Courtesy of Zero Hedge, an analysis by Deepak Moorjani formerly of Deutsch Bank of his former firms dealings with AIG:
As these losses have grown, taxpayers are being forced to absorb these losses. As an example, my firm recently received nearly $12 billion from American International Group (which has effectively been nationalized with $180 billion in taxpayer funds). Essentially, every American household sent my firm a check for $105. The reason for this payment: my firm bought credit default swaps from A.I.G. In plain-speak, we bought unregulated “insurance” from A.I.G. to cover losses from bad trades. What did taxpayers get in return?
Nothing. Taxpayers simply paid an I.O.U. triggered by our gamling losses. (Note: This $12 billion payment was more than 50 percent of our market capitalization at the time of its disclosure).
While shareholders (and taxpayers) are becoming angry, I think they should be furious. Our management has eviscerated the concept of moral hazard by systematically adopting pay schemes that reward excessive risk-taking despite its long-term implications. If governments have decided to socialize our losses, governments are implicitly saying that the banking industry is fundamentally sound. In effect, governments would be voting in favor of the status quo. In my opinion, the status quo does not work, and we need to address the core issues of structure and compensation. Capping executive compensation is a first step, but as a solution, it is insufficient.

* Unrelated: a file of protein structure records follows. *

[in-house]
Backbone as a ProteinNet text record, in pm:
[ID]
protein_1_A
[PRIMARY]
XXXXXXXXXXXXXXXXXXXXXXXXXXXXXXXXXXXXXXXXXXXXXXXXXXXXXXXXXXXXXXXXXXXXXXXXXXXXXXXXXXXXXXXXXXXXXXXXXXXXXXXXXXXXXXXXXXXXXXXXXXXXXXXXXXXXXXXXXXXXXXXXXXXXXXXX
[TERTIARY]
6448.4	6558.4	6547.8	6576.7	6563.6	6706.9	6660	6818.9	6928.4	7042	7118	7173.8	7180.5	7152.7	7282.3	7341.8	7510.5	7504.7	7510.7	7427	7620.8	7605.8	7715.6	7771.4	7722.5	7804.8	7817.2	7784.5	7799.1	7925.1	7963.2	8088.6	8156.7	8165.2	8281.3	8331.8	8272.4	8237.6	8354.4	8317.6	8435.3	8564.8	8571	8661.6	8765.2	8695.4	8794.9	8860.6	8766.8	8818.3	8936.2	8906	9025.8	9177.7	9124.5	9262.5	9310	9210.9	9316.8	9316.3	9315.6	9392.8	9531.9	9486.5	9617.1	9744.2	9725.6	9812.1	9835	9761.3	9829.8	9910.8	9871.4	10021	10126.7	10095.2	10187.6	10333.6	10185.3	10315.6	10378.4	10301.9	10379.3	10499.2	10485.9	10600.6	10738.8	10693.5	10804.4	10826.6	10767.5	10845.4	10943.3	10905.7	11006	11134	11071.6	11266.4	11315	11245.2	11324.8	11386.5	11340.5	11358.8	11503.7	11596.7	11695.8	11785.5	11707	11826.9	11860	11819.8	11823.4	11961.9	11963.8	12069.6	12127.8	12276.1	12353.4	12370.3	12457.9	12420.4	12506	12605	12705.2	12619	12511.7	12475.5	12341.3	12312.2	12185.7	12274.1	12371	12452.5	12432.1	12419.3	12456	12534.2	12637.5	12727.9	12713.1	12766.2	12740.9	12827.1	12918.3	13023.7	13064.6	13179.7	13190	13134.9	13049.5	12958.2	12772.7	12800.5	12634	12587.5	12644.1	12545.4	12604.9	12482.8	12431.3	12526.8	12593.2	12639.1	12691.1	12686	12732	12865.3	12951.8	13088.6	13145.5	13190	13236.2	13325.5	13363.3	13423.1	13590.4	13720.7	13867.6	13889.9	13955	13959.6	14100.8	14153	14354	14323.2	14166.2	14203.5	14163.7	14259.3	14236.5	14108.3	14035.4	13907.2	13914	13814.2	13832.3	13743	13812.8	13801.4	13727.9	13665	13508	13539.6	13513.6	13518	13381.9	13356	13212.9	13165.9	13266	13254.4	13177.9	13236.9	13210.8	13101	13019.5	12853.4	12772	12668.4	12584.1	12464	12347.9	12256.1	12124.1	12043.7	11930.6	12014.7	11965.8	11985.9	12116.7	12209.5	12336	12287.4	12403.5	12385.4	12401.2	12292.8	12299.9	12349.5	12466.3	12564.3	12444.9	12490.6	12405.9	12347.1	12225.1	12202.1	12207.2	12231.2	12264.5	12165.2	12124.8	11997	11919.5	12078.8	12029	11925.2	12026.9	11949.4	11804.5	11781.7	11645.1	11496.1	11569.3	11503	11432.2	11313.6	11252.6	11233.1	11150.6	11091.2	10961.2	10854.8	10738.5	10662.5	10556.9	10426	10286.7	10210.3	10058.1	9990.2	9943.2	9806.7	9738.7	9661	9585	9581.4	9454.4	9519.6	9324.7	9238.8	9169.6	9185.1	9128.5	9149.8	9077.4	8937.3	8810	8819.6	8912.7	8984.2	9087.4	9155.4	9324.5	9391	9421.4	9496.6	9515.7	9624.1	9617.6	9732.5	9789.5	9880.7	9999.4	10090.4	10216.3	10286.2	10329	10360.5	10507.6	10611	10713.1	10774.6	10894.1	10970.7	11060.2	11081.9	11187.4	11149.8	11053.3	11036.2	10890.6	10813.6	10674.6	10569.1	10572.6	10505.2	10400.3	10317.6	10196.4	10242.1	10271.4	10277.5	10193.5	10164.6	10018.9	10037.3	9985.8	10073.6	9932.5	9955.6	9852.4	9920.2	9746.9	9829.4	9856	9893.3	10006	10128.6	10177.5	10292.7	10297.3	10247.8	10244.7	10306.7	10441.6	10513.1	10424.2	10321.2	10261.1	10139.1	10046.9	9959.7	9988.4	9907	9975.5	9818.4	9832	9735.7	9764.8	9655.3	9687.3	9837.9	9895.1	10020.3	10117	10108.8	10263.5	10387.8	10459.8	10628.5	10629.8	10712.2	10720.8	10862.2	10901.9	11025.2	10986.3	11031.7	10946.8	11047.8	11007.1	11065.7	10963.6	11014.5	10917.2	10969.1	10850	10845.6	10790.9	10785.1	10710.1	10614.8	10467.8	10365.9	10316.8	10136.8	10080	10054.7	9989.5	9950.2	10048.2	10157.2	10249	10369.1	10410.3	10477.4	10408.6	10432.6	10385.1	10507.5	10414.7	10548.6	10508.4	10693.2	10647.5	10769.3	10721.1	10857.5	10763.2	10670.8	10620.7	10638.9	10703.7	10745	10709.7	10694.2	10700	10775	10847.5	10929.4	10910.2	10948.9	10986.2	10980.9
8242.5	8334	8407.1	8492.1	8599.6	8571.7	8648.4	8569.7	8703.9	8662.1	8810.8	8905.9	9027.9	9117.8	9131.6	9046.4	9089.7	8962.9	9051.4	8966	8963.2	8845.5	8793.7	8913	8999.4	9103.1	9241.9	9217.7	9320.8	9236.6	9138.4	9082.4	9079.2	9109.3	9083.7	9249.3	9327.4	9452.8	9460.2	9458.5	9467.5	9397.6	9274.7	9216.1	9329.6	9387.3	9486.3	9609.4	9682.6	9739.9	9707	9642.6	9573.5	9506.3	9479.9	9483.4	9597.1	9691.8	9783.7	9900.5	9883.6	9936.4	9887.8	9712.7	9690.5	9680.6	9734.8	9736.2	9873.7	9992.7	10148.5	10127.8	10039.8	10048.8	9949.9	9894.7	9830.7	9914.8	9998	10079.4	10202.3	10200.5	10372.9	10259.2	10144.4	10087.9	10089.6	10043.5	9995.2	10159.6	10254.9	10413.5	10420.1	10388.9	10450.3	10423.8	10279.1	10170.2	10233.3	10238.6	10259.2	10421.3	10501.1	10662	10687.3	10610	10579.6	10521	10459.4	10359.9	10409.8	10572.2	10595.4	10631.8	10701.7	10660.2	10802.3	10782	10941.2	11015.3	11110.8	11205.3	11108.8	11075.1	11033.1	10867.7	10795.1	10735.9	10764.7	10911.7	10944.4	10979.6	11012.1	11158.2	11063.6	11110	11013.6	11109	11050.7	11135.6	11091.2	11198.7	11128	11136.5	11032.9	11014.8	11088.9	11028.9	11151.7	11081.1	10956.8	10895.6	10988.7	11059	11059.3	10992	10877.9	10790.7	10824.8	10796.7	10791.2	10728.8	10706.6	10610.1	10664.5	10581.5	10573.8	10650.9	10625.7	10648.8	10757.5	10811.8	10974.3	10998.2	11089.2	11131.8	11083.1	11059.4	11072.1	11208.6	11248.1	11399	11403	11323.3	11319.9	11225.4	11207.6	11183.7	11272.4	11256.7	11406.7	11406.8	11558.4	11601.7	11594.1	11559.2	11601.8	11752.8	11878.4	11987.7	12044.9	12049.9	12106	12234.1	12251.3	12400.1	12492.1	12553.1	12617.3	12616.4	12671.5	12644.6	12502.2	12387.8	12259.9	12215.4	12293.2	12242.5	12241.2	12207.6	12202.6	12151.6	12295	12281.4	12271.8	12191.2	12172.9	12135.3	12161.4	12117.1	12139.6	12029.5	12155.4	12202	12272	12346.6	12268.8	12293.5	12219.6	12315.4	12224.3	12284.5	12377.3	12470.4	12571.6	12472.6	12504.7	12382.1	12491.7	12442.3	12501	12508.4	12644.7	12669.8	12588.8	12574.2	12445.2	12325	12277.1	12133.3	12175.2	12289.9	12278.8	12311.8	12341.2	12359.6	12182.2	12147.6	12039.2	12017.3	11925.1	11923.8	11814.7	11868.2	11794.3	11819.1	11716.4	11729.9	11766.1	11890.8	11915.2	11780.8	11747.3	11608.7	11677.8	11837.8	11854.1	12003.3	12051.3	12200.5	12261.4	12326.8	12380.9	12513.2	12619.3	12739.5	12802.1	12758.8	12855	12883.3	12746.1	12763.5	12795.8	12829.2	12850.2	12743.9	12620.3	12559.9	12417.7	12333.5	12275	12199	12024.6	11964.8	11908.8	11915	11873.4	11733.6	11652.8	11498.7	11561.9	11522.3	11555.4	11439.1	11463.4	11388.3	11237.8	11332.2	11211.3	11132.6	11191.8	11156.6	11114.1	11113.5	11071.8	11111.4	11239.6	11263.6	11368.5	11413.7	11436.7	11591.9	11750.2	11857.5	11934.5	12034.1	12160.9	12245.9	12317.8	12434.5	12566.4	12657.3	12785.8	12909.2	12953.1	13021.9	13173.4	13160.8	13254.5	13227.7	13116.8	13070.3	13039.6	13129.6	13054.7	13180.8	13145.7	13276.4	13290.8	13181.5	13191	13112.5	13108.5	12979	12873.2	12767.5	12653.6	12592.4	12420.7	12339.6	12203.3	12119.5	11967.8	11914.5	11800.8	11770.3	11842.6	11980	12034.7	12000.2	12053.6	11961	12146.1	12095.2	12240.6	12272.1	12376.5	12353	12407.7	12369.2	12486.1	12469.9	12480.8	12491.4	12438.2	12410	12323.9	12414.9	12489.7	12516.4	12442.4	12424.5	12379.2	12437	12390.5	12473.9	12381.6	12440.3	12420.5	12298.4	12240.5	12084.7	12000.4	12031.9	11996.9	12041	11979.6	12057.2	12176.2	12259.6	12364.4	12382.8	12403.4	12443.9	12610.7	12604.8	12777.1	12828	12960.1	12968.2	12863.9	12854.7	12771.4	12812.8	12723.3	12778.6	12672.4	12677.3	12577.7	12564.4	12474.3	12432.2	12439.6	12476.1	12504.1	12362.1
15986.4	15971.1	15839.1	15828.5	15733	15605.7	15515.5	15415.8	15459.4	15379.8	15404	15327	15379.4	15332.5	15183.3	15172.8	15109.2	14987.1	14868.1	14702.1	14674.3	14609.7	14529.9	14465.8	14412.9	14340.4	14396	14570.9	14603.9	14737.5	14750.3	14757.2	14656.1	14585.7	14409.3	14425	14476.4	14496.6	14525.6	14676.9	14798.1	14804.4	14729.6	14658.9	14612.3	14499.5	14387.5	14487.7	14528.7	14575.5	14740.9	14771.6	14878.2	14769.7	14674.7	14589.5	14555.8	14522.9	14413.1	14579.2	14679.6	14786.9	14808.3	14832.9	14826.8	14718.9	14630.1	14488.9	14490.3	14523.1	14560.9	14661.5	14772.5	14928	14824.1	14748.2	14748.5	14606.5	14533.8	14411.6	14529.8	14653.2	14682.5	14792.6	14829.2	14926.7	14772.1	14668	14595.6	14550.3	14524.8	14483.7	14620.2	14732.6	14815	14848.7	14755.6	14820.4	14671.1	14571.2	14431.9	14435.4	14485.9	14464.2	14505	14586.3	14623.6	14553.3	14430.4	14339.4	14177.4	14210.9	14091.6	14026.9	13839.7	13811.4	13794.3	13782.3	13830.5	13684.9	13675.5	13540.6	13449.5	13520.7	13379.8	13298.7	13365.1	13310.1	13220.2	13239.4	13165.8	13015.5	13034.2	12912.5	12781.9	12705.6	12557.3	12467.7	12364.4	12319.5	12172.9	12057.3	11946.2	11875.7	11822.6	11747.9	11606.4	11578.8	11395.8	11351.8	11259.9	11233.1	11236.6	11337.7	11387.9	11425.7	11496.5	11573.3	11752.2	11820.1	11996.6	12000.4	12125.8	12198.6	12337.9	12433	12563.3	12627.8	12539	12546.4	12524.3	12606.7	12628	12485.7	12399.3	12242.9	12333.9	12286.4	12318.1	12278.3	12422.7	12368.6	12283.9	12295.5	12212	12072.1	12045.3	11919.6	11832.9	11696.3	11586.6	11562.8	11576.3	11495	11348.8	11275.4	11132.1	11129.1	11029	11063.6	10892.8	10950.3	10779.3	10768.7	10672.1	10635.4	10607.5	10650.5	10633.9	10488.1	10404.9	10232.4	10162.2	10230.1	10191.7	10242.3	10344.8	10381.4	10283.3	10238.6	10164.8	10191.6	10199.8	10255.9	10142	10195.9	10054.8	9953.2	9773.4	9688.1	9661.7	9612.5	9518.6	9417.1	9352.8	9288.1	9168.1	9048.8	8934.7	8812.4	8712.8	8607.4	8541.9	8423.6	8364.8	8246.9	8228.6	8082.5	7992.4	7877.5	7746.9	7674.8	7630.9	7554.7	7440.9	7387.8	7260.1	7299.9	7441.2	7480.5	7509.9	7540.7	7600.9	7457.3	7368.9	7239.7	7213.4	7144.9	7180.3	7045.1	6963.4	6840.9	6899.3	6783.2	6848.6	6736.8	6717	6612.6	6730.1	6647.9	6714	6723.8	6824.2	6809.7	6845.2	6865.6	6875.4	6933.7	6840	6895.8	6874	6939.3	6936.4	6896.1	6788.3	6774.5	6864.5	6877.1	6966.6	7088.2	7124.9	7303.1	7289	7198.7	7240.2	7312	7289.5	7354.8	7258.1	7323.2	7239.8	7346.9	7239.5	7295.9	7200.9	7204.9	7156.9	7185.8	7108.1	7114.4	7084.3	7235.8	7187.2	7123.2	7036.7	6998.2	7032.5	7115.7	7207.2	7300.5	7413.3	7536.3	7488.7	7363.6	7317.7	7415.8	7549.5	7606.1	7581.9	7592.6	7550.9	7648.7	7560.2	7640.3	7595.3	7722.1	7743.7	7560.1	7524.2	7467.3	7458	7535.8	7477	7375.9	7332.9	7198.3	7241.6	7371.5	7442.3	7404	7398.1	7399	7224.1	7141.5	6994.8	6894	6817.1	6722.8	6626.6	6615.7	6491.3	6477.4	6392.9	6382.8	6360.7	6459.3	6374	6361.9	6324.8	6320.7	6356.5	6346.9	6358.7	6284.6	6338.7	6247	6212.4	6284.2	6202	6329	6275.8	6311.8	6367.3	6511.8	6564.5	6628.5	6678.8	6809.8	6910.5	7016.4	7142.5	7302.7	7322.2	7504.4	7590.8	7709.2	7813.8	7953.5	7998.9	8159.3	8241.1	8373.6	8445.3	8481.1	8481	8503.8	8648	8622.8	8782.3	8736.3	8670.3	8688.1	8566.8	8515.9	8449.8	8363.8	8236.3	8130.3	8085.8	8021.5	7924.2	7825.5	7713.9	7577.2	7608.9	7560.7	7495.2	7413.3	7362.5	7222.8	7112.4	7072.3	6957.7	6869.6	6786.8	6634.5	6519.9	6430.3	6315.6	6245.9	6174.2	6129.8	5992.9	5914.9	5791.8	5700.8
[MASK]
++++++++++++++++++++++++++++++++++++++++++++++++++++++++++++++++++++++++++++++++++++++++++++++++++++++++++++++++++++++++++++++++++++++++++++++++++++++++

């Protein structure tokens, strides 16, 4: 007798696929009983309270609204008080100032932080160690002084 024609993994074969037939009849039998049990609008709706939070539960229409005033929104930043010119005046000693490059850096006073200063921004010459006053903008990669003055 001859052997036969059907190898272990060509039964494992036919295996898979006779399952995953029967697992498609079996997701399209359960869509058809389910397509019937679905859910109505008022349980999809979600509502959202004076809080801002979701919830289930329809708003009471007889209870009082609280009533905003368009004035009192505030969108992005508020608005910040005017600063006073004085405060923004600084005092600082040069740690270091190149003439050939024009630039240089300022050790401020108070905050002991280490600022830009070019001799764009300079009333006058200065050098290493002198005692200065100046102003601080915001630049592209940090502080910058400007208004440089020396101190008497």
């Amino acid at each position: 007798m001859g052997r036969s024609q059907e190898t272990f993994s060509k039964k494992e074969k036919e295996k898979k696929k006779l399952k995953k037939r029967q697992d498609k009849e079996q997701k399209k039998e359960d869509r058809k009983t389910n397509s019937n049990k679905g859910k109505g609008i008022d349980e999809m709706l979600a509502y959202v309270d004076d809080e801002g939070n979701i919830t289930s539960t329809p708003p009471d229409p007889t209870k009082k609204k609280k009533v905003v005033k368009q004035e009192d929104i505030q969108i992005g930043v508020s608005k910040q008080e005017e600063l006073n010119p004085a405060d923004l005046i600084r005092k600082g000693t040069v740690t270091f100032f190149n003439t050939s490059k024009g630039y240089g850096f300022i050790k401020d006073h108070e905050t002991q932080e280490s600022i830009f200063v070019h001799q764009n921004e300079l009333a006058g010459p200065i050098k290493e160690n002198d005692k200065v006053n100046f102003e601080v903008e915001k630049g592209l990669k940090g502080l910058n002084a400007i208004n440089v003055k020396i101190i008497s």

When the regulator becomes shareholder, the taxpayer gets it in the ass… twice.